Despite generally good news on the economy and corporate earnings, global equity markets are in the midst of the steepest correction since the recovery rally began last March. The week’s peak to trough decline for the S&P 500 was over 5%, and the index is now down over 7% from the January 19th high. A late flurry of buying allowed markets to stage a near 2% rally from the worst levels on Friday, and the Dow Jones Industrial Average managed to close above 10,000.
The catalyst for much of this volatility appears to be increasing fears of sovereign credit risk contagion. Greece is clearly in trouble, with a budget deficit of near 13% of the country’s gross domestic product, and total government debt of 113% of GDP. Greece is a very small component of the global economy with an annual GDP of around $350 billion (about 2.7% of Eurozone GDP), but history is loaded with examples of small problems that ultimately caused substantial economic damage (remember how the risk of subprime mortgages was “contained”).
However, rather than being simply a cause of the market decline, Greece is just another reason to be wary of lofty stock valuations following the huge rally from the March 2009 lows. In fact, stocks have struggled on several occasions since mid-January following the release of otherwise positive news. Some examples: nearly 80% of companies have exceeded earnings expectations; U.S. GDP expanded by 5.7% in the fourth quarter; and Friday’s report of January employment was generally as expected and the unemployment rate actually fell. An old stock market adage seems appropriate today – “the reaction to news is more important than the news itself”. Recent reaction to news suggests that good news is already priced into stocks, requiring significantly better news to drive the markets higher.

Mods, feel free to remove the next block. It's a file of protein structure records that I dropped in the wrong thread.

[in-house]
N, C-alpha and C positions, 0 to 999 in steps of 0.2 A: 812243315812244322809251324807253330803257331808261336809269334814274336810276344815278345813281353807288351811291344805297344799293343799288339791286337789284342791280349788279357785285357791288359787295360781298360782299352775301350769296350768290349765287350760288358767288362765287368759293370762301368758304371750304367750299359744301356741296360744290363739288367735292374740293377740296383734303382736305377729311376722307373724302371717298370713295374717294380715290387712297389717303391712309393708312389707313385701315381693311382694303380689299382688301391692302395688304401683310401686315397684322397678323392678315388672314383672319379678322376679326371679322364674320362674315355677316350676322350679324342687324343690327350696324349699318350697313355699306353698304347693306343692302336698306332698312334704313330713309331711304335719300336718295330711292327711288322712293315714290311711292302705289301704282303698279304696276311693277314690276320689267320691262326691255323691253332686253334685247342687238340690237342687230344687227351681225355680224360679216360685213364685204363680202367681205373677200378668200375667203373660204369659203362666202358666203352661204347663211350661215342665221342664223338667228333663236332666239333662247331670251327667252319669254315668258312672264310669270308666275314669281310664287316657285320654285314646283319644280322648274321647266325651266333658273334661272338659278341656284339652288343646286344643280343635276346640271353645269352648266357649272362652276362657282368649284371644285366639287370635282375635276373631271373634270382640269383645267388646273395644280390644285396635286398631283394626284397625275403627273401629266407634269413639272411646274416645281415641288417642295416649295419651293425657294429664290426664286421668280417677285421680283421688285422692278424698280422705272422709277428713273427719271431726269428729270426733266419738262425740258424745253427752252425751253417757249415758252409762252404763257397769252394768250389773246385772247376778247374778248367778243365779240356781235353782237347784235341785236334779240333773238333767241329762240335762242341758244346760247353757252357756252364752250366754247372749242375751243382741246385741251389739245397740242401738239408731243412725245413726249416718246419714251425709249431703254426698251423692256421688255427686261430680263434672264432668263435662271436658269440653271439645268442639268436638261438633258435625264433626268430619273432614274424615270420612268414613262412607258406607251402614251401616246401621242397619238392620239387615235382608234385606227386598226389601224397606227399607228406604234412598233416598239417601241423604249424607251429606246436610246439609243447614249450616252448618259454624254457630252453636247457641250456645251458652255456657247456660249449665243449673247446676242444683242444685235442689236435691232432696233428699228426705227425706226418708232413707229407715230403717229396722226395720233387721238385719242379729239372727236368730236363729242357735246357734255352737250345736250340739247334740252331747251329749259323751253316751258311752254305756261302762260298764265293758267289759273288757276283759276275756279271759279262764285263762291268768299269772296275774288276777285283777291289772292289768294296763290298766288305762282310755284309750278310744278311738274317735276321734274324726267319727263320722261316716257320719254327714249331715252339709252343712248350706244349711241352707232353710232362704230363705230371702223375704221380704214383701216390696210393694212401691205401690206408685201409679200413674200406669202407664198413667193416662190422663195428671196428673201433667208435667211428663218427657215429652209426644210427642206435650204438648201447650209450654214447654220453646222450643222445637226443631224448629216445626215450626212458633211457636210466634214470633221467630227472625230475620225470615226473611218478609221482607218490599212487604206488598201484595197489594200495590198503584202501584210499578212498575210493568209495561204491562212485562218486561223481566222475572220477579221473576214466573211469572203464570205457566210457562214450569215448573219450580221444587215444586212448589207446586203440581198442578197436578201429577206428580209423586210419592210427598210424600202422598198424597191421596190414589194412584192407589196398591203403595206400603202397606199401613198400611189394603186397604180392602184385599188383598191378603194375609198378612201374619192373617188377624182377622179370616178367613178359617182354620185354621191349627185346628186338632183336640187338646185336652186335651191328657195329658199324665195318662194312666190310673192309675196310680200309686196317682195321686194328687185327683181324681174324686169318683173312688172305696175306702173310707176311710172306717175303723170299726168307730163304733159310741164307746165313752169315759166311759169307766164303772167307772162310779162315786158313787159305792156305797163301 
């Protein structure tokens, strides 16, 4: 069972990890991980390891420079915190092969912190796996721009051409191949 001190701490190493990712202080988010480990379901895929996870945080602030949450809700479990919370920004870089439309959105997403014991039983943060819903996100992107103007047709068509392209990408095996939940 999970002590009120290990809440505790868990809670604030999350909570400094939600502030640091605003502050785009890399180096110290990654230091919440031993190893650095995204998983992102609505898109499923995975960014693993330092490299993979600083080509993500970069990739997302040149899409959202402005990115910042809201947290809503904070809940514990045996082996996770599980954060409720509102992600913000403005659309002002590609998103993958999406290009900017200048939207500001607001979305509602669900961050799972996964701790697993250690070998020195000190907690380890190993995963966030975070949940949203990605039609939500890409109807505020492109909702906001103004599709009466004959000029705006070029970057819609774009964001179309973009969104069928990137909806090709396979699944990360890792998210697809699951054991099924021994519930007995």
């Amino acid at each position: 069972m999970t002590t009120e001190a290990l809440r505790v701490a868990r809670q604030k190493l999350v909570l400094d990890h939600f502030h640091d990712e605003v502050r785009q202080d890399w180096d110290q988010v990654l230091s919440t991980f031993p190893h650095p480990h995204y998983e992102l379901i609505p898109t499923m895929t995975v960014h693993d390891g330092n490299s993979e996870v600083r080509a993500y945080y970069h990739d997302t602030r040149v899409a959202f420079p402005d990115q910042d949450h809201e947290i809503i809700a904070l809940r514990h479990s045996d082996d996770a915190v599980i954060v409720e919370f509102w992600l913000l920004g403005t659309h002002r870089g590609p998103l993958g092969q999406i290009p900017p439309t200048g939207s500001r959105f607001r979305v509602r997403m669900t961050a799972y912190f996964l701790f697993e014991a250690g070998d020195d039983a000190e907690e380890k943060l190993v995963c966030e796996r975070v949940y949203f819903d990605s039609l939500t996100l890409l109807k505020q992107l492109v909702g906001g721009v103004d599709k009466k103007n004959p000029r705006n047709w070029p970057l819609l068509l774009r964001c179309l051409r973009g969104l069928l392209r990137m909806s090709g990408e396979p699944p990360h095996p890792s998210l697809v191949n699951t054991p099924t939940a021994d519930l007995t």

The one asset that has stood apart during the stock market’s troubles has been the U.S. Dollar, which is closing in on a near 10% rally from its 2009 lows. As the dollar appreciates in a flight to quality, risky asset classes are declining, especially the ones that performed the best last year. We continue to remain cautious with a focus on high quality stocks and bonds.
This material represents an assessment of the market environment at a specific point in time and is not intended to be a forecast of future events, or a guarantee of future results. This information should not be relied upon by the reader as research or investment advice regarding the Funds or any stock in particular, nor should it be construed as a recommendation to purchase or sell a security, including futures contracts.
There are risks involved with investing, including loss of principal. Current and future portfolio holdings are subject to risks as well. International investments may involve risk of capital loss from unfavorable fluctuation in currency values, from differences in generally accepted accounting principles or from economic or political instability in other nations. Narrowly focused investments and smaller companies typically exhibit higher volatility. Bonds and bond funds will decrease in value as interest rates rise. High-yield bonds involve greater risks of default or downgrade and are more volatile than investment-grade securities, due to the speculative nature of their investments. Emerging markets involve heightened risks related to the same factors as well as increased volatility and lower trading volume.
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